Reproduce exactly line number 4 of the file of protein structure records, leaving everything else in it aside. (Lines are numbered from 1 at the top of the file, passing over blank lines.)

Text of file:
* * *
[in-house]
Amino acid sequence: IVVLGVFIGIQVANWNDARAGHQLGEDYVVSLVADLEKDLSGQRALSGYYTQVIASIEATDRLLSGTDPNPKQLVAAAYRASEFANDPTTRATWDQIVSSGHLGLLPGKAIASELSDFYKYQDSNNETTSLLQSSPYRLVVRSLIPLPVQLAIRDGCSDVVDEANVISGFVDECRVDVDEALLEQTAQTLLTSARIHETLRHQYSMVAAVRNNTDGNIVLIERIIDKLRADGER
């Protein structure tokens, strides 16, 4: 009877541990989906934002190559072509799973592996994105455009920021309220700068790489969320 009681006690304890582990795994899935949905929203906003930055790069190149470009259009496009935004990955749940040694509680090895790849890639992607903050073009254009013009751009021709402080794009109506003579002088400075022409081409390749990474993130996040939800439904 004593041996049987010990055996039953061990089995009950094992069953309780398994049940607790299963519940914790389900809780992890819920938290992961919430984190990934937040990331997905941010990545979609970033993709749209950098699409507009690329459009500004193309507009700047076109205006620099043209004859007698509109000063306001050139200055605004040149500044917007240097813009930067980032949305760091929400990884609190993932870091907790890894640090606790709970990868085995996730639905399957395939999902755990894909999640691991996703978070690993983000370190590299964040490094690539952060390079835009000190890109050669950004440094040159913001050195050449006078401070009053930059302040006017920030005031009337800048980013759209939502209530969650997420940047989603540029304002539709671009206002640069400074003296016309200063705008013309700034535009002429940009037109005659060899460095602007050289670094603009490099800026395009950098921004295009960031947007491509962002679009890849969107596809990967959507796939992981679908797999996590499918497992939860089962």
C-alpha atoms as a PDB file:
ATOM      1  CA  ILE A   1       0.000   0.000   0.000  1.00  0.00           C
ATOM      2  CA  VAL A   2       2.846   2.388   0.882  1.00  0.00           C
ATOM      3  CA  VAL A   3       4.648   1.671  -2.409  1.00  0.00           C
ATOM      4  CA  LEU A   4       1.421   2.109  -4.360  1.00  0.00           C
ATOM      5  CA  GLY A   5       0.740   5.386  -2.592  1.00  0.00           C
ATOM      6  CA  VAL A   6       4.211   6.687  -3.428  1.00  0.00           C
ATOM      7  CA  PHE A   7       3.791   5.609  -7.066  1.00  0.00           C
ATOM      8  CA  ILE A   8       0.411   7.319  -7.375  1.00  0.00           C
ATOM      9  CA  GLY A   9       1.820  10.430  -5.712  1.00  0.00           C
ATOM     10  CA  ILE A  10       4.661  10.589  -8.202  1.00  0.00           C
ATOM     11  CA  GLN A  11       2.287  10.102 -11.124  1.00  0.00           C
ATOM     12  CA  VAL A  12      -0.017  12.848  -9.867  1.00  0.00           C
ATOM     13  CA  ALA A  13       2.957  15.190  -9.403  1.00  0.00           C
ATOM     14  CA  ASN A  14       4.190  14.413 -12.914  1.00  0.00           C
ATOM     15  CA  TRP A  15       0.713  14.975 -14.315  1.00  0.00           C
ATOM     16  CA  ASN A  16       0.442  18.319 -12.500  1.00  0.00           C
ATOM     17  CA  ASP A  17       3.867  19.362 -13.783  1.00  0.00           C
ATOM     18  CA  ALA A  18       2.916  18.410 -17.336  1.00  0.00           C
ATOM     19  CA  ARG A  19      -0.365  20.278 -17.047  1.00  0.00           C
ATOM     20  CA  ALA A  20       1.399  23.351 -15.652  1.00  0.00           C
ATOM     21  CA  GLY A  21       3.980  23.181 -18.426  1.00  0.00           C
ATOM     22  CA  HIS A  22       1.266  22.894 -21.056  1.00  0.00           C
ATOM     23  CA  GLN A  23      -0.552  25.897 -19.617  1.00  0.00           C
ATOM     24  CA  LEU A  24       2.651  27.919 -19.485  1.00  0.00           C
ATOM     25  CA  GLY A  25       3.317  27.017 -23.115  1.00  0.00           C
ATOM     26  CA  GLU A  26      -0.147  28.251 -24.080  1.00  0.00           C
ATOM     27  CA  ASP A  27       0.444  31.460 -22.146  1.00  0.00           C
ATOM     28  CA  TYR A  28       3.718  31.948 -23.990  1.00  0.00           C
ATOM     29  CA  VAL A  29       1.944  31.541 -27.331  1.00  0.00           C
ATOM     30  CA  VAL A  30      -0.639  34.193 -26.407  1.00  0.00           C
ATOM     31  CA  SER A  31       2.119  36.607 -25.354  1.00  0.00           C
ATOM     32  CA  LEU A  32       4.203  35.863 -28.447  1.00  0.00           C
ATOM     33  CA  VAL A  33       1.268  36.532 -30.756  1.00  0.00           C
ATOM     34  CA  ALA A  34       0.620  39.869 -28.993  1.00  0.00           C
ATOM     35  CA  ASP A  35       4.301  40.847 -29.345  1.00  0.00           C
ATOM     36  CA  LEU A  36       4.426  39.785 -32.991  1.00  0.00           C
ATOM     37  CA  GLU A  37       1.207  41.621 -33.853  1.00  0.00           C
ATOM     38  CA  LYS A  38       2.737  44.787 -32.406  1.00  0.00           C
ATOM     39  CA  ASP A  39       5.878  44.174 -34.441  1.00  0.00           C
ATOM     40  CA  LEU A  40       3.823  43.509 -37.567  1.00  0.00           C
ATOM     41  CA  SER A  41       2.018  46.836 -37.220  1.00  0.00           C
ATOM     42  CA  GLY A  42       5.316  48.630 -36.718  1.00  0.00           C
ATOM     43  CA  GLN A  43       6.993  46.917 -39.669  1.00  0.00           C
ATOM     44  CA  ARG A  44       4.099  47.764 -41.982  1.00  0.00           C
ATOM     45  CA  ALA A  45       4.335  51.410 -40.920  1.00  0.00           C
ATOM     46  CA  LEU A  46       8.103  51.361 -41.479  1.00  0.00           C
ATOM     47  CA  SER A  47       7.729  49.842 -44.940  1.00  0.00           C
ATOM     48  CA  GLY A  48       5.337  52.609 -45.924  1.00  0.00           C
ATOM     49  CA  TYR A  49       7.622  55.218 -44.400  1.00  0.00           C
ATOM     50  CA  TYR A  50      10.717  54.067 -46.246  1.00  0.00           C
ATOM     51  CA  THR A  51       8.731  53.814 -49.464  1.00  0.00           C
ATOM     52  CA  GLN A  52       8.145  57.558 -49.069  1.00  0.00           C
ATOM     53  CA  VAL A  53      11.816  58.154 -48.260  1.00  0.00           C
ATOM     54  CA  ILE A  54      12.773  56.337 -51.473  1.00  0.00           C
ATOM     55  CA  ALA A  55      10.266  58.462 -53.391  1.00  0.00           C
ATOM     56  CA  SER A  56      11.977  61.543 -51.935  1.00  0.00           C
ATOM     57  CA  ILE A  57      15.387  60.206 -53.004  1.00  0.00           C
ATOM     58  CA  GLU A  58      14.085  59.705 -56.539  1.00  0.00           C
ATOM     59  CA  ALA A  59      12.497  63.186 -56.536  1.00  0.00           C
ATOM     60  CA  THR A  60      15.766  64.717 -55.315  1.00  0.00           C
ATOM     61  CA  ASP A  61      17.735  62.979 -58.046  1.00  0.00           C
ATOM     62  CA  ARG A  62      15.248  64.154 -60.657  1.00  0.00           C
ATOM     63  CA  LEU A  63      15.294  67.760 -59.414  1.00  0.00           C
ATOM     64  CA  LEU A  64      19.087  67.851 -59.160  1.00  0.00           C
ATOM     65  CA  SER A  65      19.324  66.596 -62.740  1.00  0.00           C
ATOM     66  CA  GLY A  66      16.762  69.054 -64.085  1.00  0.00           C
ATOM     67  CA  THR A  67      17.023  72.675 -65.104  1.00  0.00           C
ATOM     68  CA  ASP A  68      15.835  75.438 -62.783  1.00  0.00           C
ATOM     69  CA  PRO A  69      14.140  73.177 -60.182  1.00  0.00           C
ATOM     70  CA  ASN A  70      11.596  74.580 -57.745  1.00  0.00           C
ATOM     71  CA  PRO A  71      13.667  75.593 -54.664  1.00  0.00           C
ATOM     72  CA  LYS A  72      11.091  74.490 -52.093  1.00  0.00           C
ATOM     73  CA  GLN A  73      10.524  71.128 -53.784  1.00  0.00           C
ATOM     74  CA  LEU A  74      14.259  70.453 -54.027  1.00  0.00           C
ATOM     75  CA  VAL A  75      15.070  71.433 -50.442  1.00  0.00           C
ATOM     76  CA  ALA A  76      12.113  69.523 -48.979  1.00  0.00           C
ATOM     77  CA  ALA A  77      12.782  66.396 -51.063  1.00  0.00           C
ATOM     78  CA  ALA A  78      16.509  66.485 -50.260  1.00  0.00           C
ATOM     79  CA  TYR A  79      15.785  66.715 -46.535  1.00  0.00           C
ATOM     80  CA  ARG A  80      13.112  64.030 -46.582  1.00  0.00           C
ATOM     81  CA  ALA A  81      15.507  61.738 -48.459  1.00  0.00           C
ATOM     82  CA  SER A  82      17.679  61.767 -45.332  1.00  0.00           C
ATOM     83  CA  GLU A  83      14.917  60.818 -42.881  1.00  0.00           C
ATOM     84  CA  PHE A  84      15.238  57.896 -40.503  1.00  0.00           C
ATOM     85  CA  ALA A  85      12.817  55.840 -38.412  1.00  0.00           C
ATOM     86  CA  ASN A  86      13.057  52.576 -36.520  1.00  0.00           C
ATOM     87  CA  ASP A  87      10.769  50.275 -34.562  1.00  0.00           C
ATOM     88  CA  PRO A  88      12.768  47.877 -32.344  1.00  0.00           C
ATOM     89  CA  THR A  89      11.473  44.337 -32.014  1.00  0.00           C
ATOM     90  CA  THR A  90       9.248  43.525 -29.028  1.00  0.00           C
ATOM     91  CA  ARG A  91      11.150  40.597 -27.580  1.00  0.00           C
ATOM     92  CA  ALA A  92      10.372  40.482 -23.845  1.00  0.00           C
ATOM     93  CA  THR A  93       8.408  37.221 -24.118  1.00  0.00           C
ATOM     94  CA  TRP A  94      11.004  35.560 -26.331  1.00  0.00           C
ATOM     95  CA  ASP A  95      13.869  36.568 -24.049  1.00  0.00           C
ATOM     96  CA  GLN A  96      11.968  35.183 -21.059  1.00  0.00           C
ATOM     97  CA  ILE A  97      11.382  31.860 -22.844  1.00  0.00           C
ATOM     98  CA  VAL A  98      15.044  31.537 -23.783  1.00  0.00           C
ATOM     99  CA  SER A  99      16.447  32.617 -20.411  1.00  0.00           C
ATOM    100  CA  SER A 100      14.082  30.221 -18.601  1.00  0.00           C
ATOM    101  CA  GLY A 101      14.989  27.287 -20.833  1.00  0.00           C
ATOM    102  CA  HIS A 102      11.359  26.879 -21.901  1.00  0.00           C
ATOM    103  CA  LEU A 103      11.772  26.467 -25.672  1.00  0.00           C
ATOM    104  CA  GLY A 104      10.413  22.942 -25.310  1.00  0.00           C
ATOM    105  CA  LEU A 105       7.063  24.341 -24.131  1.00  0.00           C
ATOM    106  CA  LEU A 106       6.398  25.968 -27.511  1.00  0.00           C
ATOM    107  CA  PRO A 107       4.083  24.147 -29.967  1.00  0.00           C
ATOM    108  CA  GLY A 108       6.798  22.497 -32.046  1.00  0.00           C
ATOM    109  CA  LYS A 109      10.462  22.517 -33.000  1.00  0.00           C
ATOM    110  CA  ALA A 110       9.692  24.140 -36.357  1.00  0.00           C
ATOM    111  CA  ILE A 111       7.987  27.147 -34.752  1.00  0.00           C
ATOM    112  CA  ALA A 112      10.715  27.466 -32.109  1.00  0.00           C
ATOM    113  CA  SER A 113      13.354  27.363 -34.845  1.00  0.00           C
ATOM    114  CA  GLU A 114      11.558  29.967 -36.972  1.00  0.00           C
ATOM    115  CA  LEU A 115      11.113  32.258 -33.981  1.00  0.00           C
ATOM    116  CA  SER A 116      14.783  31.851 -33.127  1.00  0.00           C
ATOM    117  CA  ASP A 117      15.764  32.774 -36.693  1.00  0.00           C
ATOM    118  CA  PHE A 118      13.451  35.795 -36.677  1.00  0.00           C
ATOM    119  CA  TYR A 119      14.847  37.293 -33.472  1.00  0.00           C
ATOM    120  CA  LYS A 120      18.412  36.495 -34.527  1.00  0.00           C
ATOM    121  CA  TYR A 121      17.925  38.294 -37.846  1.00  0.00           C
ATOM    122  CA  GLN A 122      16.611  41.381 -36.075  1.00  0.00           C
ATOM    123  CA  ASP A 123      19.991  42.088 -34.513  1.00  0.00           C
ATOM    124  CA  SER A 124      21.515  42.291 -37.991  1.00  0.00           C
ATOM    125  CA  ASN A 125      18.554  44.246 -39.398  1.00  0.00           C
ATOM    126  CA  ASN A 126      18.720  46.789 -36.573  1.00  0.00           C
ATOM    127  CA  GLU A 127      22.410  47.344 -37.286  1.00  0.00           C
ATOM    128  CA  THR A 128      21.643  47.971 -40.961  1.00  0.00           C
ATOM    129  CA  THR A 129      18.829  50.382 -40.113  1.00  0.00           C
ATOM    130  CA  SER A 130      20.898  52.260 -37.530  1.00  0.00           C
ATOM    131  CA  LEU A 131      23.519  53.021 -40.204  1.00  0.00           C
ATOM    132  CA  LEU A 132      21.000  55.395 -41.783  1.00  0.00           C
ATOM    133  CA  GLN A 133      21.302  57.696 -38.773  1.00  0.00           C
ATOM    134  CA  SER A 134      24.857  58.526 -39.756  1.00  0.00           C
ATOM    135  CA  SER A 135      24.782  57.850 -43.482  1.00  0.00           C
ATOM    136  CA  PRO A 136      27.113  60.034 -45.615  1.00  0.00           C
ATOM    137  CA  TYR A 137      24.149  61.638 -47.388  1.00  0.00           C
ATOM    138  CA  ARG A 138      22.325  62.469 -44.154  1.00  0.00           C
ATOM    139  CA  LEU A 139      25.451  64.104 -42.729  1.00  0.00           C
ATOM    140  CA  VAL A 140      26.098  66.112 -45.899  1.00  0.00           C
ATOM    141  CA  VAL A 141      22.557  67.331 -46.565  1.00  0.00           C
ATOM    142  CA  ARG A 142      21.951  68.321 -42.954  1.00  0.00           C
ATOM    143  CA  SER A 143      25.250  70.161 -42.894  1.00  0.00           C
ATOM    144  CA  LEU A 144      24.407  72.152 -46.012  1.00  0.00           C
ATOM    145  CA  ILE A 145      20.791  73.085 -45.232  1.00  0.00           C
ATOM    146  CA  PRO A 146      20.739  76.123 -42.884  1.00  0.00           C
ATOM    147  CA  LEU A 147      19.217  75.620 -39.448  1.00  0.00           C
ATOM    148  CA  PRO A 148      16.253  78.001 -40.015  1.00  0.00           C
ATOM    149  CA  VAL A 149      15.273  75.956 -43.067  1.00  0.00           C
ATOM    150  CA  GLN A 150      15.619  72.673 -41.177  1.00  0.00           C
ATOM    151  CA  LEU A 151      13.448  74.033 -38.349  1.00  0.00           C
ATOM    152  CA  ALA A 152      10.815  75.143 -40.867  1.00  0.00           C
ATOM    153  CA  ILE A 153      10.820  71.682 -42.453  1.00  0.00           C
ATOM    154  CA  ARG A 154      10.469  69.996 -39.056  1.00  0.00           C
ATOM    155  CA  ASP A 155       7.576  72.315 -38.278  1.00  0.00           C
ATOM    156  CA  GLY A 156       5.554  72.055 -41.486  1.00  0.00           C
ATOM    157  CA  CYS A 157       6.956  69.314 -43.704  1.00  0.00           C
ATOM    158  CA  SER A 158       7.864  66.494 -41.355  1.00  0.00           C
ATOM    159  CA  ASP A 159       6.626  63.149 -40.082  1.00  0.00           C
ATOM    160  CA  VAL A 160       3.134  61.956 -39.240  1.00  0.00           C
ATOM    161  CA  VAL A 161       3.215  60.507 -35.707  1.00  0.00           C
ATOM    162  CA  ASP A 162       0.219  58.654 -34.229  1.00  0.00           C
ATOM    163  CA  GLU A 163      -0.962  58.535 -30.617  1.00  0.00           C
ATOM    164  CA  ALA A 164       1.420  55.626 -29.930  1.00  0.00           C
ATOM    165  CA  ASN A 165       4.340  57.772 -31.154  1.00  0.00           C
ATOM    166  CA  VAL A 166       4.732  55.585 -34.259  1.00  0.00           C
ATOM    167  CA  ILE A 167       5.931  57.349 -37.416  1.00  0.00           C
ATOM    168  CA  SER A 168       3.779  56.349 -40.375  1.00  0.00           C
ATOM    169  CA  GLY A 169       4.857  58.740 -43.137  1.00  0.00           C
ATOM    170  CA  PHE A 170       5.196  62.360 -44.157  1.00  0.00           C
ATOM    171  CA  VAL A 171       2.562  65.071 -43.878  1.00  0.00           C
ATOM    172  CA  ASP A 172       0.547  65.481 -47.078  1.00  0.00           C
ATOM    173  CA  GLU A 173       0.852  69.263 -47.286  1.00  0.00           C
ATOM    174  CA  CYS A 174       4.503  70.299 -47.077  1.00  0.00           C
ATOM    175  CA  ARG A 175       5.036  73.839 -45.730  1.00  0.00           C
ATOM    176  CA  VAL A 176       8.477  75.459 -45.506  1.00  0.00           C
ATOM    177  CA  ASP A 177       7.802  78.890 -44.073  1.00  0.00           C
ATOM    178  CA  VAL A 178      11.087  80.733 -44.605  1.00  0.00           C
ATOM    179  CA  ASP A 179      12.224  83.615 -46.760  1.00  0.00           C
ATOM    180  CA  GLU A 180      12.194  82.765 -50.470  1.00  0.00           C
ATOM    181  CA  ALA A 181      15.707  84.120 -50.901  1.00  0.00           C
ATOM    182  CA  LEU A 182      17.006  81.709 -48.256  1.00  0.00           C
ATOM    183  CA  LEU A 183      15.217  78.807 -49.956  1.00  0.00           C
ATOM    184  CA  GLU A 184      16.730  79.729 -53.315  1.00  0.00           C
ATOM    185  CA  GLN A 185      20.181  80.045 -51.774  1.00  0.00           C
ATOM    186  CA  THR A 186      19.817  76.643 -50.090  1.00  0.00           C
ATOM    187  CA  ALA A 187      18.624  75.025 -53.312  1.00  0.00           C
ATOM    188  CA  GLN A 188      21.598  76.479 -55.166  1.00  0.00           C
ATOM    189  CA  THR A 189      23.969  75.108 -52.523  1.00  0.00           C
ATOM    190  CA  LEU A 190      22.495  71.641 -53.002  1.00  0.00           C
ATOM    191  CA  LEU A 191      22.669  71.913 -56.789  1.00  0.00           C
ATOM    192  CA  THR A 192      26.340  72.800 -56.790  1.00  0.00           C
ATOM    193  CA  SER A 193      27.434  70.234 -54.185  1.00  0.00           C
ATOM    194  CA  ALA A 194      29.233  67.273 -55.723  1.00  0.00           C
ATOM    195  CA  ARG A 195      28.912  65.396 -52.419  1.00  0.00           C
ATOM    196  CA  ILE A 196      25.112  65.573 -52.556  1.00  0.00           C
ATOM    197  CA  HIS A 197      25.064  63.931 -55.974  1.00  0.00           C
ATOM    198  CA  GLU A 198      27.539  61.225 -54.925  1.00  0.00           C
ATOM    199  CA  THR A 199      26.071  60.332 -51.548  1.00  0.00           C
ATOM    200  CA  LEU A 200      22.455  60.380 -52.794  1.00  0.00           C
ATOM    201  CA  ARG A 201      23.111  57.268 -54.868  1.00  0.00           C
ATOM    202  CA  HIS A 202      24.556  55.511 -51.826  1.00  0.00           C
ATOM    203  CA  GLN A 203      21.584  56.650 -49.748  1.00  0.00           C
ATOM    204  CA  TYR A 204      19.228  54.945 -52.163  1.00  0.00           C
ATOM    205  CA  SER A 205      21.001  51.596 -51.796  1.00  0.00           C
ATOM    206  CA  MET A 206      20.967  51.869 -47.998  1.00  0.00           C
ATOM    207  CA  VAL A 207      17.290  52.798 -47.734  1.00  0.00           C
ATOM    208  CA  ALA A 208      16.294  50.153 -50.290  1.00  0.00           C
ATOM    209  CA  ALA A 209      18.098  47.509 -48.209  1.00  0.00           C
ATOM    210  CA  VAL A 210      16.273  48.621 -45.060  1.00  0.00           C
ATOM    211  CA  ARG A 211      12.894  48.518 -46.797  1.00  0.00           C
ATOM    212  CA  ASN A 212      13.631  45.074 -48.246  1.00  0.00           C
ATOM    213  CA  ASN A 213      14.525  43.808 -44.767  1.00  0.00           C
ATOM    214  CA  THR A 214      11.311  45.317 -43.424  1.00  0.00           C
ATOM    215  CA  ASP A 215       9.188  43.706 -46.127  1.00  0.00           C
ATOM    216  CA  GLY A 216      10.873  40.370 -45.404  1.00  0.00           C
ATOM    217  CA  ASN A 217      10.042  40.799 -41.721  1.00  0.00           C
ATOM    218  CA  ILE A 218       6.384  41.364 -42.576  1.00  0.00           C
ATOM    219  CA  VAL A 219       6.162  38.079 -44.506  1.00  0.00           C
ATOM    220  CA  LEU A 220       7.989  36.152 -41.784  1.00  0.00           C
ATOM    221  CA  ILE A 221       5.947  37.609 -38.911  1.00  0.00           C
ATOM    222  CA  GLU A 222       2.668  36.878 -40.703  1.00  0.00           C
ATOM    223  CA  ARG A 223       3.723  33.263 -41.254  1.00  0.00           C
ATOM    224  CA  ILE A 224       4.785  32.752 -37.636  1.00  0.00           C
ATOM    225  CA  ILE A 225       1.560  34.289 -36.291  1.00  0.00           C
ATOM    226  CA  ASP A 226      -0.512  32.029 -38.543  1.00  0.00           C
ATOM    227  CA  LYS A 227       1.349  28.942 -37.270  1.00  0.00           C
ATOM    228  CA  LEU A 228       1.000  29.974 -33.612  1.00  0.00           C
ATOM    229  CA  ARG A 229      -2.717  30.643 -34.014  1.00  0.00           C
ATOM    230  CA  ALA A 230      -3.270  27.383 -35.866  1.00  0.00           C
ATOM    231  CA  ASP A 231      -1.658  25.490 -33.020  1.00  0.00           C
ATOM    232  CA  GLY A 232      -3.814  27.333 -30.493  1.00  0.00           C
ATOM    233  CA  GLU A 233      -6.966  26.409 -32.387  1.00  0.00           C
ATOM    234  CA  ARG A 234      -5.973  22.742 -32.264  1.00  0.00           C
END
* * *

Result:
C-alpha atoms as a PDB file: